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Public Testifies At Final Areva Hearing

Areva is one step closer to beginning its $3 billion project in eastern Idaho.

Both those who support and oppose Areva’s proposed Eagle Rock Uranium Enrichment Plant gathered Monday night to discuss the impact the project would have on the community.

This was the last public hearing before Areva can get the permit to begin its project, a project that’s more than three years in the making.

Supporters of the facility said they are excited not just for the jobs and money it will bring to the area, but the increase in energy choices around the country.

Monday night’s biggest argument against the project came from environmental groups such as the Snake Rive Alliance.

Some argued the plant is not necessary due to the falling global demand for nuclear energy in the wake of the recent Japanese nuclear disaster.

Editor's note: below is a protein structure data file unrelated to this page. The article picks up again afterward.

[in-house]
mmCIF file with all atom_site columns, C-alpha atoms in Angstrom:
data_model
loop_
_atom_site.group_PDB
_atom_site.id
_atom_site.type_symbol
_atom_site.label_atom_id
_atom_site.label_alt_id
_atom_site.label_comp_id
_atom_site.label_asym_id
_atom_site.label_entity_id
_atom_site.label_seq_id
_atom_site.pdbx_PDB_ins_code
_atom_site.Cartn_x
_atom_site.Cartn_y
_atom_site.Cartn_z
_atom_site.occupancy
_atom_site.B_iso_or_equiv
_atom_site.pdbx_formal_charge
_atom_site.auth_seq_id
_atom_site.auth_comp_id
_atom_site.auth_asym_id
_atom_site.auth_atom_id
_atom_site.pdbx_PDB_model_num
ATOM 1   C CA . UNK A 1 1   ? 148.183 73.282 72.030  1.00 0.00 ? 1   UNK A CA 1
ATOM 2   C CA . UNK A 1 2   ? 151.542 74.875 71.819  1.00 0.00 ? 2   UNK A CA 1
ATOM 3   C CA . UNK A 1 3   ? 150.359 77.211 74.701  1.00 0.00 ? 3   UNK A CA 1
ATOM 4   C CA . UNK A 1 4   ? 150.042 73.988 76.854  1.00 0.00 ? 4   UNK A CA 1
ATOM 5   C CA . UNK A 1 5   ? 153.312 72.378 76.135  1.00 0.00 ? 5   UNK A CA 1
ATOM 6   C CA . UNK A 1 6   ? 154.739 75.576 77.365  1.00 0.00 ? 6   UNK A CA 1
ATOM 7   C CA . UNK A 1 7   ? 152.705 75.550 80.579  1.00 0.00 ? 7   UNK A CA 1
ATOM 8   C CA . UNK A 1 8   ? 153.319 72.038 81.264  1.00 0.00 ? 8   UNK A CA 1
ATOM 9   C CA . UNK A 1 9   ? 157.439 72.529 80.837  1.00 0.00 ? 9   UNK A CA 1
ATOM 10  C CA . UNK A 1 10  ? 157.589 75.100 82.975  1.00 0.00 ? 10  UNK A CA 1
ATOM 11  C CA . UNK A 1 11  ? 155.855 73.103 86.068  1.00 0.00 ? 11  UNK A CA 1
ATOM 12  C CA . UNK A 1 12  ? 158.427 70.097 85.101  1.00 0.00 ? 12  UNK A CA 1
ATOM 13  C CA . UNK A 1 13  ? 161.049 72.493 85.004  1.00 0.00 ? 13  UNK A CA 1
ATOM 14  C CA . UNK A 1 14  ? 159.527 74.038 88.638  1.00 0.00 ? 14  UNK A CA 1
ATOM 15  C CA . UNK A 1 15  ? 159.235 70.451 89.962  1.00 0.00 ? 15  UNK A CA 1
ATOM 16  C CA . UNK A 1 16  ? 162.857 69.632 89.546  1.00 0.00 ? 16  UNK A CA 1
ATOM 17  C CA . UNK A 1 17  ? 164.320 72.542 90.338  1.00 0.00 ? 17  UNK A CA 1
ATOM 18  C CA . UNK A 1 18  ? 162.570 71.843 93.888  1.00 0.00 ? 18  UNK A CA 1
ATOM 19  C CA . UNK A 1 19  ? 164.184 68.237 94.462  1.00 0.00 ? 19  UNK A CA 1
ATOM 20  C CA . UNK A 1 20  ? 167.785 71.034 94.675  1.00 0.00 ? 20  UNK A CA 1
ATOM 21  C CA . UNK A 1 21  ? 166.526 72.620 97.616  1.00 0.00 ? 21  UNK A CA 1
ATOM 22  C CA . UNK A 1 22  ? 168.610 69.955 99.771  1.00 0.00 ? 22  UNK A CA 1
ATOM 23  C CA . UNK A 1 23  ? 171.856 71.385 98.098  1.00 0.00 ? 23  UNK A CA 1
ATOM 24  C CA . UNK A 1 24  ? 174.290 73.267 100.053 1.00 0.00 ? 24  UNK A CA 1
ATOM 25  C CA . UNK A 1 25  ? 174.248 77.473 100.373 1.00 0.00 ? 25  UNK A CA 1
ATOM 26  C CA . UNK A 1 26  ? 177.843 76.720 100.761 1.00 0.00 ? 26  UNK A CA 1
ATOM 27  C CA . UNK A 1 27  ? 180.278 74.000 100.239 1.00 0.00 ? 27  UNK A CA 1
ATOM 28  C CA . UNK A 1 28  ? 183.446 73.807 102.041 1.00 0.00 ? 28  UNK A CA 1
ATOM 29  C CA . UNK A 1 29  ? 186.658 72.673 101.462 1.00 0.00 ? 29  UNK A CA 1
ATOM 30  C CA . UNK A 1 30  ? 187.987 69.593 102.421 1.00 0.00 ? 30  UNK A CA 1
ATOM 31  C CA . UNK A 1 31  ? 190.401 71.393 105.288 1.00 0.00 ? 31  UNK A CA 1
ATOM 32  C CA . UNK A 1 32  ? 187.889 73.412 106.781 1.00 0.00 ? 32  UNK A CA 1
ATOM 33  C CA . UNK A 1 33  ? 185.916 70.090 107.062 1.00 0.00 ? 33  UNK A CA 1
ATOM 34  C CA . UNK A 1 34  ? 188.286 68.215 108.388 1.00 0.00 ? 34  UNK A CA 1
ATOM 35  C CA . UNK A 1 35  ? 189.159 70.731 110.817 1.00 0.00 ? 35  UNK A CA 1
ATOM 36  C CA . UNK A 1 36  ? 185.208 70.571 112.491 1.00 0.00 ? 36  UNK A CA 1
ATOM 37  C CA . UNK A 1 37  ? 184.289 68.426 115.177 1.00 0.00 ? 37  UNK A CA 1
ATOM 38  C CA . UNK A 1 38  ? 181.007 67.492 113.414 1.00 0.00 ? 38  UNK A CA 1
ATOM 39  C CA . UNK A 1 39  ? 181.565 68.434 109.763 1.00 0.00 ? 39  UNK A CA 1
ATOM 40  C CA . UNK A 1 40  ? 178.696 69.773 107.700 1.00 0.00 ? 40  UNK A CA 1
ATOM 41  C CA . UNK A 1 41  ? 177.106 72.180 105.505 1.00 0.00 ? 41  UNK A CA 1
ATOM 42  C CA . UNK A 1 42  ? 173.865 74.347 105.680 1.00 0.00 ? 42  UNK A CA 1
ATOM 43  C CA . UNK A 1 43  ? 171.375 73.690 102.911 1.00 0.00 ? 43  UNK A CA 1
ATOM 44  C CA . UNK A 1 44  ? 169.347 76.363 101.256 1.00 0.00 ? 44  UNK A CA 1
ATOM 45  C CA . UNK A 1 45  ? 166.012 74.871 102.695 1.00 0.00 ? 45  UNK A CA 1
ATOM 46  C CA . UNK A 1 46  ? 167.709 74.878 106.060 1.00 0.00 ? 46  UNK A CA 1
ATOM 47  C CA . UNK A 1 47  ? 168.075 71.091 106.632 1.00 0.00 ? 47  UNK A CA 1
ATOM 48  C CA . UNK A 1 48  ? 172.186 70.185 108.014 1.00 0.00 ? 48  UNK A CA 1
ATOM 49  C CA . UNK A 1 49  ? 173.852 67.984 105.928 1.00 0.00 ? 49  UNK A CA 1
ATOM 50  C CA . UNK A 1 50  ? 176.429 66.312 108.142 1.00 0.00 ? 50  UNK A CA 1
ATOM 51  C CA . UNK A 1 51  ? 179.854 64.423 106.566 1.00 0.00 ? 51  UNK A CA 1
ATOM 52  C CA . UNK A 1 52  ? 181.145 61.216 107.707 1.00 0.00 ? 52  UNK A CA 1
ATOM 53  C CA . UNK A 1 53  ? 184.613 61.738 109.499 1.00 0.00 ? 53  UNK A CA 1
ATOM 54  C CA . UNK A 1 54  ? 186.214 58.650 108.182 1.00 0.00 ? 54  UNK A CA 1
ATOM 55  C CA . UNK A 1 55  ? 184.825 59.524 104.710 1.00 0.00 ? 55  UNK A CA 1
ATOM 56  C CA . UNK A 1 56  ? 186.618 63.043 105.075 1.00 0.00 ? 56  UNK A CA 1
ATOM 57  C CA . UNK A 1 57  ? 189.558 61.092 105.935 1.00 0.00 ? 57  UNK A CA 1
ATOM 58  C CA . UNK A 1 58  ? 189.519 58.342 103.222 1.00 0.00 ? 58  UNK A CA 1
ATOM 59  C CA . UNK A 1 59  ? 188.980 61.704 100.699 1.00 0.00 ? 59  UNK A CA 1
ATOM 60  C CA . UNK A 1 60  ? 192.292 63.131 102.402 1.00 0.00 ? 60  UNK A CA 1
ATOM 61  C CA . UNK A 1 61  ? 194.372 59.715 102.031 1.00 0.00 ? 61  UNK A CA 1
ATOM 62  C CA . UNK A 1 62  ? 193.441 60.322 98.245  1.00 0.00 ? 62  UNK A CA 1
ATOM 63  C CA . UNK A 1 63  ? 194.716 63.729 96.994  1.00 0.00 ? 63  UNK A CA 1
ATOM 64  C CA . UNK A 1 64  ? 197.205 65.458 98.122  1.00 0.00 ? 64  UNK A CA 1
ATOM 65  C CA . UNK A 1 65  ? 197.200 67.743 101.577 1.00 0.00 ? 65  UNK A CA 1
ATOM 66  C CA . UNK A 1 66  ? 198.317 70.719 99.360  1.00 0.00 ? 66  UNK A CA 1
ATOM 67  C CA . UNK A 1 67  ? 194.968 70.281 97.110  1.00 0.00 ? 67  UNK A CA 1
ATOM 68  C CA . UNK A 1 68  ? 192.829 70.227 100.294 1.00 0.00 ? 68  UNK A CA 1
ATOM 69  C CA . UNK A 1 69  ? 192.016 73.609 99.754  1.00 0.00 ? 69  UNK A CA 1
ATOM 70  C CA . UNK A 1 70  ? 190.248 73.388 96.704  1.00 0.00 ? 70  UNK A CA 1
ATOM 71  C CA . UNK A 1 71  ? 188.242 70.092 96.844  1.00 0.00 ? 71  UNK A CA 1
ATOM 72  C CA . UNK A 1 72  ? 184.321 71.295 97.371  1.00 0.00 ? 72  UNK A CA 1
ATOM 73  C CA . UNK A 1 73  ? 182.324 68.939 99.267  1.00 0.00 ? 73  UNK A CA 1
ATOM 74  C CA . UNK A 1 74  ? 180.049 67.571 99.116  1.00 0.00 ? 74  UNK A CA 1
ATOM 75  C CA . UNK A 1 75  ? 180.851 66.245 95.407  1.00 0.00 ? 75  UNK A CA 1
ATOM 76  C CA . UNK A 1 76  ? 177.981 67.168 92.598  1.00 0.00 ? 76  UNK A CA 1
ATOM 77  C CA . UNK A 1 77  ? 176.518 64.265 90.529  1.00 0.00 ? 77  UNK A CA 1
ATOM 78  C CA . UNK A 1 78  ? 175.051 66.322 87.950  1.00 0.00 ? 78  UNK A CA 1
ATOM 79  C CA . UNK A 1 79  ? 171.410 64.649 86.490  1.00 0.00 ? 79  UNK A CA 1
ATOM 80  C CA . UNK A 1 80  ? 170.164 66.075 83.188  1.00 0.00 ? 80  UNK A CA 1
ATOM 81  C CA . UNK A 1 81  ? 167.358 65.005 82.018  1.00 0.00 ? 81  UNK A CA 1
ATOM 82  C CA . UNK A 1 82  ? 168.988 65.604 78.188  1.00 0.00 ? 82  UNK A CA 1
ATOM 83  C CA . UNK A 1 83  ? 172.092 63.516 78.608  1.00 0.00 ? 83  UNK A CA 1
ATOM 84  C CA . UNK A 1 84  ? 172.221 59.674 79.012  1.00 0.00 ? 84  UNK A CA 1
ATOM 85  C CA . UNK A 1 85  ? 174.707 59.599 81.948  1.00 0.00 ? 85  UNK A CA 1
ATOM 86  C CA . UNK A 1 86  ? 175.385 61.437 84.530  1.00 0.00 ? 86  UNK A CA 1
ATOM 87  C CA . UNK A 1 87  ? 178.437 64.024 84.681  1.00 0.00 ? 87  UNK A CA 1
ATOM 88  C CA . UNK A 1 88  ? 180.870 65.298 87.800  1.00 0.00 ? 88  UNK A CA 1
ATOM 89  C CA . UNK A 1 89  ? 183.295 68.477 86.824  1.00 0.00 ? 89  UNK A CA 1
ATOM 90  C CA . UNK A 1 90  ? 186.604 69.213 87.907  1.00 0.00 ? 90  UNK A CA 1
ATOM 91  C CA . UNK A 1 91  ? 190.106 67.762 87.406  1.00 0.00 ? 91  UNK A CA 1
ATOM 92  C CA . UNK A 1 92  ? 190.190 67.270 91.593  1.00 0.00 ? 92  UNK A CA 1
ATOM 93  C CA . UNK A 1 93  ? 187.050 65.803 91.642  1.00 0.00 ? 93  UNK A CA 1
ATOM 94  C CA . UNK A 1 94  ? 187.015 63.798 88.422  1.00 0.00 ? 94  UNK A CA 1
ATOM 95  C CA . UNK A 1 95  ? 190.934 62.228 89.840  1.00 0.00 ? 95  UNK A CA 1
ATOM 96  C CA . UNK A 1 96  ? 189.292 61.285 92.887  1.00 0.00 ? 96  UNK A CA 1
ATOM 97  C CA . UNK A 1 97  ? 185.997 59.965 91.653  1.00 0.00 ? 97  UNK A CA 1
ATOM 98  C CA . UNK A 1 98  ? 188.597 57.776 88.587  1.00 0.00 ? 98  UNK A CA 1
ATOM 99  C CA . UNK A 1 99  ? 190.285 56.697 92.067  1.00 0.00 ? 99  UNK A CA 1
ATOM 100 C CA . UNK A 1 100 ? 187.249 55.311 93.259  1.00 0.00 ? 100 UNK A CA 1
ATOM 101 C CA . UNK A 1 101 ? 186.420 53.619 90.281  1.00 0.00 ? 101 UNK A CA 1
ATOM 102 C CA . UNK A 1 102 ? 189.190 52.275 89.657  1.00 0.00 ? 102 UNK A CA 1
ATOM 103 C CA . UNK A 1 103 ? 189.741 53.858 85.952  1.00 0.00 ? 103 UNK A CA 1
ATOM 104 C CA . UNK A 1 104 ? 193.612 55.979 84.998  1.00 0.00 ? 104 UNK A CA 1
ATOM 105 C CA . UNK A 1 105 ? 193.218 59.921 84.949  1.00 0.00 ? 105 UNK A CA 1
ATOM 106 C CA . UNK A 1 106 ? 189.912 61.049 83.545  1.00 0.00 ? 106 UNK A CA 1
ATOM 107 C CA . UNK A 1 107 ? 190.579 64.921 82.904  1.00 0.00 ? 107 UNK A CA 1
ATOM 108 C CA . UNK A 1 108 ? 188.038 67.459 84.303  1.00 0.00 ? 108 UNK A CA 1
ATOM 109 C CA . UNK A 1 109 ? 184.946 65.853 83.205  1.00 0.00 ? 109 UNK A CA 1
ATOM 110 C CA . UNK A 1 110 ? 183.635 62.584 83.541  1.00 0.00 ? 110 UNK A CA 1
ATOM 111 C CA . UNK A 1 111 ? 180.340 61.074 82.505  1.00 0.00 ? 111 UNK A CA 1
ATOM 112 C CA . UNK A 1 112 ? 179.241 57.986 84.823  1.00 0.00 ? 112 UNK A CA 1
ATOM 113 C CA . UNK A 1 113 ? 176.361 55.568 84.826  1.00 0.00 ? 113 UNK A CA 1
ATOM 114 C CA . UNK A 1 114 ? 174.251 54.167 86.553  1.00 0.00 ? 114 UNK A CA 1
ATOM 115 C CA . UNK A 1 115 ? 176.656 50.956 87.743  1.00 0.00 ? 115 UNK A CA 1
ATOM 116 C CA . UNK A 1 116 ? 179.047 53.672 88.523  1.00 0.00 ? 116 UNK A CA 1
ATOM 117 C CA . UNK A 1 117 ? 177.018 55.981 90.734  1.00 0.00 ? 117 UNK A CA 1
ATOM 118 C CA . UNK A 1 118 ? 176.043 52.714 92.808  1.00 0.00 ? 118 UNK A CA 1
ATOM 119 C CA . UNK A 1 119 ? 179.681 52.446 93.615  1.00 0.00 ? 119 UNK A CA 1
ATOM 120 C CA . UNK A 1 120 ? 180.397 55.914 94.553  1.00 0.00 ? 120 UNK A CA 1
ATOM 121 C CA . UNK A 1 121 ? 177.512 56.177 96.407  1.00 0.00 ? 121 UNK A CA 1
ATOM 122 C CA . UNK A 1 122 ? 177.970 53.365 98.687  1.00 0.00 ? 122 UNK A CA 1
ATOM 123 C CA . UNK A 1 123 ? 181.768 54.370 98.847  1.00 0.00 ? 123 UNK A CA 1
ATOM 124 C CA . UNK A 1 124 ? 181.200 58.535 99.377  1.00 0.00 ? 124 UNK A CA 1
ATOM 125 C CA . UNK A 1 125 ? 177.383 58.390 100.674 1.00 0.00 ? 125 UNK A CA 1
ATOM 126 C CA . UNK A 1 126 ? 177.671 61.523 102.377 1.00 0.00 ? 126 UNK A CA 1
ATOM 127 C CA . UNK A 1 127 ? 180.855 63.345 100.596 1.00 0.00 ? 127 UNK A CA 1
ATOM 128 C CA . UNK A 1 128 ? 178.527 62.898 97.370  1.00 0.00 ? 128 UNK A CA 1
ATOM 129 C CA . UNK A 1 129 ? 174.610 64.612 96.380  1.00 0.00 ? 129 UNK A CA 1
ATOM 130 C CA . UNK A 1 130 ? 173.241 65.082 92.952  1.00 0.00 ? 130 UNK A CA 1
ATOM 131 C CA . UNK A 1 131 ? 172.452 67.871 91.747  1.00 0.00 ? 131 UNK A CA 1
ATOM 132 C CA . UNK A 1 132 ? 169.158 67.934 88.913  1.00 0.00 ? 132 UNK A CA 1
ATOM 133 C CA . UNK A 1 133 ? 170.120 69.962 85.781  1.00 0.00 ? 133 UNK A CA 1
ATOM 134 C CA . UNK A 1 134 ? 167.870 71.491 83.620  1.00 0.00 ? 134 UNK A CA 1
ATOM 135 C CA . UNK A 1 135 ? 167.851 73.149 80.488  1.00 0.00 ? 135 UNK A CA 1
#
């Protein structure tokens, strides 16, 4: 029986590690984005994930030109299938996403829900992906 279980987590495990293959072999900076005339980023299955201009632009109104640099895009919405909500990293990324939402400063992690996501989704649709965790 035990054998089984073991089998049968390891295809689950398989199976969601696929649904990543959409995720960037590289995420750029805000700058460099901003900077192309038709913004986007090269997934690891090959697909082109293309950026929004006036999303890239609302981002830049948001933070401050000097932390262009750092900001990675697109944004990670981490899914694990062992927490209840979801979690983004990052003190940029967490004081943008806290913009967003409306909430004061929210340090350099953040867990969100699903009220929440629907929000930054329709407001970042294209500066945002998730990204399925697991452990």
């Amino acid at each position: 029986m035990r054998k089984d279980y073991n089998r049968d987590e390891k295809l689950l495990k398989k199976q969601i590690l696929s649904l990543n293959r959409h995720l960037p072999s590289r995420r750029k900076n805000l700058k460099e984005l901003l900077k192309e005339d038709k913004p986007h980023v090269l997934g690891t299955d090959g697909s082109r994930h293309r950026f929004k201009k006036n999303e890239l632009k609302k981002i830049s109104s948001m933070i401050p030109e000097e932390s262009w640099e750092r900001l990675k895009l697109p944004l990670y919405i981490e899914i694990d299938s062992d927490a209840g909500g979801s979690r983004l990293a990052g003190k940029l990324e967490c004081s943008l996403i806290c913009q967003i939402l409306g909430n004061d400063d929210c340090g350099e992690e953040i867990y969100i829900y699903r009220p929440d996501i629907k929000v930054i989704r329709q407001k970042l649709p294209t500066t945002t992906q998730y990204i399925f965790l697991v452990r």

“Areva cannot have it both ways,? Snake River Alliance Director Liz Woodruff said. ?They cannot argue the facility is needed for current or future demands.”

But president and CEO of Areva enrichment services, Sam Shakir ensures the public this facility is completely safe.

“The European plants have been in operation for three decades so this facility has not only proven to function over many years, we aren’t bringing anything that hasn’t been tested before,? Shakir said.

If the commission approves Areva’s license to build, the plant’s construction phase is expected to create about a 1,000 jobs.

When completed, the plant could employ as many as 500 workers.

Shakir said he is hopeful they will receive the go-ahead before the end of the year.

Tuesday the licensing board will continue its hearing by discussing environmental matters to determine whether the Nuclear Regulatory Commission’s environmental review was adequate enough to give Areva the OK to build.

That meeting is also open to the public at 9:30 Tuesday morning at the Idaho Falls Red Lion Hotel.

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